Devoted to the Propagation and Defense of New Testament Christianity
October 15, 1970

Can A Person Live In Adultery?

Carol R. Lumpkin

There are many who would argue that it is not possible for a person to "live in adultery." In the Book of Genesis we are told that God made man in His own likeness. Gen. 1:26-27. He also formed woman from the rib taken from the side of man. Gen. 2:22. God then brought man and woman together, thus forming the first marriage of record.

A study of God's word reveals that God never did approve the idea of either, man having many wives or of woman having many husbands. The original joining together of man and woman in marriage is binding so long as they both shall live and there is no power of man authorized to tear it asunder. Matt. 19:6. From, Romans 7:2, we observe that marriage was and is yet binding until the death of one party, after which the one living may remarry. Rom. 7:3. Paul adds, the woman must marry in the Lord. I Cor. 7:39.

The Bible grants one reason for the marriage to be broken and for remarriage. "Whosoever shall put away his wife, except it be for fornication, and shall marry another, committeth adultery: and whoso marrieth her which is put away doth commit adultery." Matt. 19:9. The party who commits "fornication" opens the gate for the innocent companion to be freed from the first marriage and to remarry if so desired.

The person who has been married, divorced, and remarried without the first marriage ending because of the sin of fornication is living in a state of adultery. Paul wrote: "Mortify therefore your members which are upon the earth; fornication, uncleanness, inordinate affection, evil concupiscence, and covetousness, which is idolatry: For which things' sake the wrath of God cometh on the children of disobedience: In the which ye also walked sometime, when ye lived in them." Col. 3:5-7.

Some take the position that the man who has put away his wife and married another, commits adultery in his first sexual act, but that all such acts there after are not sinful. So the newly married person would need to confess and repent of his first sinful sex act and then would please God while continuing in such marriage. If this were so it would mean that a man or woman could change marriage companions as often as desired, confess and repent of the first sexual act in each case and continue such until death and be eternally saved. This is not only un-scriptural, but not even reasonable.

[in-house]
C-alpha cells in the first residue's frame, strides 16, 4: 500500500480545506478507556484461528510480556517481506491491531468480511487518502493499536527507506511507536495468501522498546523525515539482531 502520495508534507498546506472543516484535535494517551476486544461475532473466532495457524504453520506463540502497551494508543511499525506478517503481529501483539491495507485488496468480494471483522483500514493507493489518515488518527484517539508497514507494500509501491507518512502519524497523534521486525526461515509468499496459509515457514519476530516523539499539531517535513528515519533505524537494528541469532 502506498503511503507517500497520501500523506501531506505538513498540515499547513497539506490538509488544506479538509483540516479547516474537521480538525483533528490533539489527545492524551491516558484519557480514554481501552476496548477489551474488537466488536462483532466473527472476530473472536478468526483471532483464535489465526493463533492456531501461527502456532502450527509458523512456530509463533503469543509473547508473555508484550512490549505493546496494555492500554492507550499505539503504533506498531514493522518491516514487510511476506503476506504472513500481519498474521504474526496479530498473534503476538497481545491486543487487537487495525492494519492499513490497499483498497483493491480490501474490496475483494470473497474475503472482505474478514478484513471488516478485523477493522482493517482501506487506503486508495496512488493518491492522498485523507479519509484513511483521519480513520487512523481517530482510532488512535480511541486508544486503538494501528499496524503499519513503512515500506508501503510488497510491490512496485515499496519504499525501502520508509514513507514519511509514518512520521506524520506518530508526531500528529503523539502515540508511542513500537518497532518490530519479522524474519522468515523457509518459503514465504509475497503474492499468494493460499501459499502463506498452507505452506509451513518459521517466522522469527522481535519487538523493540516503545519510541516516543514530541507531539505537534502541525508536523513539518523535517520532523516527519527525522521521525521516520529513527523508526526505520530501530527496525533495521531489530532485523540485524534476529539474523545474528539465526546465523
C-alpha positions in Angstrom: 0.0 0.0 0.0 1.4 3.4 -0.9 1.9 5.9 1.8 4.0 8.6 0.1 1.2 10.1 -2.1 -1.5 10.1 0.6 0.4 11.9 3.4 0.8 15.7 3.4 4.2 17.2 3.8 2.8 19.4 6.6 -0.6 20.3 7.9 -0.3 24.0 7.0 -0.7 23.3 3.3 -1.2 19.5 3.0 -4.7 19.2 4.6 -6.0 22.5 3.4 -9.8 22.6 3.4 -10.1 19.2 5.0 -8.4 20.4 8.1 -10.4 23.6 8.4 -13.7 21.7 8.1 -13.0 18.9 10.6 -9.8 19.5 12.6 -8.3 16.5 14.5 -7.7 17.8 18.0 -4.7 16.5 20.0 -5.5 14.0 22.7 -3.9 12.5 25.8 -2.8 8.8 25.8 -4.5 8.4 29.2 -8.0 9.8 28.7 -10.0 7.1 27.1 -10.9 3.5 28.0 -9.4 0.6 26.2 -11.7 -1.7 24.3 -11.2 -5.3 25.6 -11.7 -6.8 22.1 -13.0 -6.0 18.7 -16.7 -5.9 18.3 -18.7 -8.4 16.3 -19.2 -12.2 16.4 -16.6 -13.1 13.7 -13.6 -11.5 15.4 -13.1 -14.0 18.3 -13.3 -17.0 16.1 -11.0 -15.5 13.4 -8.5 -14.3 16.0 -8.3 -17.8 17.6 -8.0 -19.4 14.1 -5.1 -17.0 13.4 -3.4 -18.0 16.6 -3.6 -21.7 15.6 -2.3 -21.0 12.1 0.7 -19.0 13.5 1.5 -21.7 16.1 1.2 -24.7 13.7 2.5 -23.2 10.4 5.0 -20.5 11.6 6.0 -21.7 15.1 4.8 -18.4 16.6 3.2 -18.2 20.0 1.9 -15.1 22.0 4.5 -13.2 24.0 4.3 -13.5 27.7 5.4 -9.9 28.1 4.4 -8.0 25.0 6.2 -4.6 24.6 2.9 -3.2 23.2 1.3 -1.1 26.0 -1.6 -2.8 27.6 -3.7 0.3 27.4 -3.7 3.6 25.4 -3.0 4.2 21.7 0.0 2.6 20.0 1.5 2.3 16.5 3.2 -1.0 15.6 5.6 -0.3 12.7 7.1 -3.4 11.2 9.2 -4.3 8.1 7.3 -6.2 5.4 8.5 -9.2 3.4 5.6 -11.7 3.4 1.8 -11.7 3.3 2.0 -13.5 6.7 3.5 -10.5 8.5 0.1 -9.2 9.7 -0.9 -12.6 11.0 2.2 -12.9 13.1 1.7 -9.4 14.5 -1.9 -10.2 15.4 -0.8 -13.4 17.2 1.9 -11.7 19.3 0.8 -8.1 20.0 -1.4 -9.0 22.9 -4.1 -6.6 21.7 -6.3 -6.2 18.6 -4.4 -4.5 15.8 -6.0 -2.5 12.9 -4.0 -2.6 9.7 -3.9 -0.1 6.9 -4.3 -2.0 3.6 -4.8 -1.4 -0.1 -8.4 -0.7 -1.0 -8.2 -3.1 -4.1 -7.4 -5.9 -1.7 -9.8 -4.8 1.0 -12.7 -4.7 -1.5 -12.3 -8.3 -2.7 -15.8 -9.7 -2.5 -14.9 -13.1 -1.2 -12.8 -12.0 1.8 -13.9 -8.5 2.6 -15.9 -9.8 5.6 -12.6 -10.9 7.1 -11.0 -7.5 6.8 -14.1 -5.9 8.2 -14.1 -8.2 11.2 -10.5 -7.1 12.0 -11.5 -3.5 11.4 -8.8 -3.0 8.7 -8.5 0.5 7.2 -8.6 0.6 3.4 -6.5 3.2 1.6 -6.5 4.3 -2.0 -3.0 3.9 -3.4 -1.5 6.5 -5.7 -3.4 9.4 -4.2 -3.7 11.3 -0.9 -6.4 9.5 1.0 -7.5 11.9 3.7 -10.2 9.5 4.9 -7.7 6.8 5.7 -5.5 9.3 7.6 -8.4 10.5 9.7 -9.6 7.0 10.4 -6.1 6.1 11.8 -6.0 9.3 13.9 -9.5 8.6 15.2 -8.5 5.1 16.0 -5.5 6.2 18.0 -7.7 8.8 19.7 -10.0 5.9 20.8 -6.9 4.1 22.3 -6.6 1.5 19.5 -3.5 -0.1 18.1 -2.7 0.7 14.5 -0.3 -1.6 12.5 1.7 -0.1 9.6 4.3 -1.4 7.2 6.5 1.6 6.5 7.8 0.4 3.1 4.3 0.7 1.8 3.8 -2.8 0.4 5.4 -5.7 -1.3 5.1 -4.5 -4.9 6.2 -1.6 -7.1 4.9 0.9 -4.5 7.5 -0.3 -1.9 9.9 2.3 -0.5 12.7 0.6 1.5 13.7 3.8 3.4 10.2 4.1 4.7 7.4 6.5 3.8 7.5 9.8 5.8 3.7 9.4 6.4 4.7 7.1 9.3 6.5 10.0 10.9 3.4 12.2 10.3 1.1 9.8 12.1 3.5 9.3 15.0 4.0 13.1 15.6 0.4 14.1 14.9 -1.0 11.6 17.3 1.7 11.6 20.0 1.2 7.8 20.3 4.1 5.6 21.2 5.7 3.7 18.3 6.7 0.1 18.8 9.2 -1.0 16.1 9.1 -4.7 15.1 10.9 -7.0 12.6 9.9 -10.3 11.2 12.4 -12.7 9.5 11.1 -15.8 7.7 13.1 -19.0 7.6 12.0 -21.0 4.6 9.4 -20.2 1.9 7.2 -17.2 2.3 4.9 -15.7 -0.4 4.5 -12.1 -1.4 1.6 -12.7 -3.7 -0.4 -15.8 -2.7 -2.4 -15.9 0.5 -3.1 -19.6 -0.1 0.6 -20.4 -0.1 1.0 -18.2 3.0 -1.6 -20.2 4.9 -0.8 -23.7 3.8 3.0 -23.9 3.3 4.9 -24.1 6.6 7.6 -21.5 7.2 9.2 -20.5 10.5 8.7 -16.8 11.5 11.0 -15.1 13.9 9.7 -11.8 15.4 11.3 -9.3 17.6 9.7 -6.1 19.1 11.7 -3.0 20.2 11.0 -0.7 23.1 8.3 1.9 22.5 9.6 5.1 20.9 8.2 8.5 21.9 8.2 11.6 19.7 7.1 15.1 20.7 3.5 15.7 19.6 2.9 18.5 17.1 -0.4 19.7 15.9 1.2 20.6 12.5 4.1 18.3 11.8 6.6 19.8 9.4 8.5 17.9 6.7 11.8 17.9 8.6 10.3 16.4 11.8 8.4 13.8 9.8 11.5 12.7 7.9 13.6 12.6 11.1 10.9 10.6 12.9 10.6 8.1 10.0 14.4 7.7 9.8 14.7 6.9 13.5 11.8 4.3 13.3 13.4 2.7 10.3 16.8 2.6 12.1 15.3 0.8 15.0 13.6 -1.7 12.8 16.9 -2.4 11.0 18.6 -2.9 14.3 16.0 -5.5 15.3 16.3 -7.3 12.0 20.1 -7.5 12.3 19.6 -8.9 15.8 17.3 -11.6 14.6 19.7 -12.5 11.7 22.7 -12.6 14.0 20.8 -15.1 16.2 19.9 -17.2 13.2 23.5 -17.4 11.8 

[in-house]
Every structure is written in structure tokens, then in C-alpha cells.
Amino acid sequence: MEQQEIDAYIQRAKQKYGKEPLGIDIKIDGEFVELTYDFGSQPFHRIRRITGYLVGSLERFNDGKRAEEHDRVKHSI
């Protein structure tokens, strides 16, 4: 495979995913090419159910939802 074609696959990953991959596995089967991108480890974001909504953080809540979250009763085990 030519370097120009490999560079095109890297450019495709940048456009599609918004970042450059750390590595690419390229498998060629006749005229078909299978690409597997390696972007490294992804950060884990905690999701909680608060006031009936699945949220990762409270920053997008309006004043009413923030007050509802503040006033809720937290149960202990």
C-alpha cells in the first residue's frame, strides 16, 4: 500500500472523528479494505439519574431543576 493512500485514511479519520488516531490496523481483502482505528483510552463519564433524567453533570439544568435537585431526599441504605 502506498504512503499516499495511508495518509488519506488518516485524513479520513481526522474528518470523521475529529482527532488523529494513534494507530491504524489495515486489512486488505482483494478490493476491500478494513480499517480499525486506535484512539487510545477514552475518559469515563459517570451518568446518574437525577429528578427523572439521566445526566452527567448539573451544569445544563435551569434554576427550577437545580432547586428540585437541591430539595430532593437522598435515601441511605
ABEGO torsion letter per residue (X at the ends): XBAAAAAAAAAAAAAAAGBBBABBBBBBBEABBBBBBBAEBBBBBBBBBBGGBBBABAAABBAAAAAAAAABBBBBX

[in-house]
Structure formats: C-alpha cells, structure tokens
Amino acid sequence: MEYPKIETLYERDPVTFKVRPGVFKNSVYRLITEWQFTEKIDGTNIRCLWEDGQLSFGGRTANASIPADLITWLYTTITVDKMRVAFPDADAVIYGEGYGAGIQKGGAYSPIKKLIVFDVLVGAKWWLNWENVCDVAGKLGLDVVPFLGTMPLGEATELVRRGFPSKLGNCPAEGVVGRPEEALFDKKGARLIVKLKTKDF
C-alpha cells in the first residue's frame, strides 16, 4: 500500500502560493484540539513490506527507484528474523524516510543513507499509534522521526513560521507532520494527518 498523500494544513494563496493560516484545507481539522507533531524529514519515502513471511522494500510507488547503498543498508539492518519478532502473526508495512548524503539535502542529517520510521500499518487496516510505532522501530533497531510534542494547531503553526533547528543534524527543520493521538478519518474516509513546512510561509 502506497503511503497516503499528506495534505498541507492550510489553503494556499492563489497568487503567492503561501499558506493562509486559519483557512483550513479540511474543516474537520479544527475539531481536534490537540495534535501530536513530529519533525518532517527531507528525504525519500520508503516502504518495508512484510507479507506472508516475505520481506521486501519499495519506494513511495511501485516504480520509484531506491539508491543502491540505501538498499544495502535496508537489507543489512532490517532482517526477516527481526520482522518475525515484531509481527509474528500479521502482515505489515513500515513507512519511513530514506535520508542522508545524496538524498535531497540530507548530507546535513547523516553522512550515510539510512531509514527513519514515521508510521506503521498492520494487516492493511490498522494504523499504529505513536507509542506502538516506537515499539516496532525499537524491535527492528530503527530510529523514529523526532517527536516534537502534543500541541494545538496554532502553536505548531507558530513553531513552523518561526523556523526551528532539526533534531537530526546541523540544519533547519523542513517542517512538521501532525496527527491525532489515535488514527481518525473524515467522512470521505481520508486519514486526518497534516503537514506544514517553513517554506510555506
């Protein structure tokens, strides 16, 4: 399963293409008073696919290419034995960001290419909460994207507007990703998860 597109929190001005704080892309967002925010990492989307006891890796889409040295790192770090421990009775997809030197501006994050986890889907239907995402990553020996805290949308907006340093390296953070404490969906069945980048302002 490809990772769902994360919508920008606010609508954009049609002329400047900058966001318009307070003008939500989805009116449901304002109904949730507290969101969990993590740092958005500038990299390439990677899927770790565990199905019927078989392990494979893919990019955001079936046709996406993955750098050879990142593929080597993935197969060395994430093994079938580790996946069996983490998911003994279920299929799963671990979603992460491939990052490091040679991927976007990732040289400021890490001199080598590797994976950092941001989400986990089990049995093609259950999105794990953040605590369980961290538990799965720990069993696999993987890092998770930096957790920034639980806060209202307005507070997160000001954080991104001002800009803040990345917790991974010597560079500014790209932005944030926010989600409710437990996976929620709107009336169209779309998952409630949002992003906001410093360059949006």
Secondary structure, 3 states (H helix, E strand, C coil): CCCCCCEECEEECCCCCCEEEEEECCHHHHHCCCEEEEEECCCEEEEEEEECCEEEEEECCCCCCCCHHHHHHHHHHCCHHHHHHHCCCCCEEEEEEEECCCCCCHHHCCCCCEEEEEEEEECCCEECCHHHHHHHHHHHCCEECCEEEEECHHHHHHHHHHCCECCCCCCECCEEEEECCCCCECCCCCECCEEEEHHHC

A study of the man who had taken his father's wife, I Cor. 5:1-5, proves the above thinking false. This man was not told to confess and repent of the first sexual relationship and then continue with her. The church was informed, "To deliver such an one unto Satan for the destruction of the flesh, that the spirit may be saved in the day of the Lord Jesus." I Cor. 5:5. This surely would have been an appropriate time to have taught the above theory, were it true.

A consideration of the marriage of Herod to his brother's wife shows it was not lawful (scriptural) for him to have her. Read the account in Matt. 14:1-12.

Yes, a person may live in adultery. The man or woman, who has a former living companion, who is then remarried is guilty of the sin of adultery, unless the first marriage was dissolved by fornication. This adulterous state is a living, continuous, state until it is dissolved.

Let each of us be reminded that those who are guilty of either fornication or adultery shall not inherit the kingdom of God. Gal. 5:19-21.

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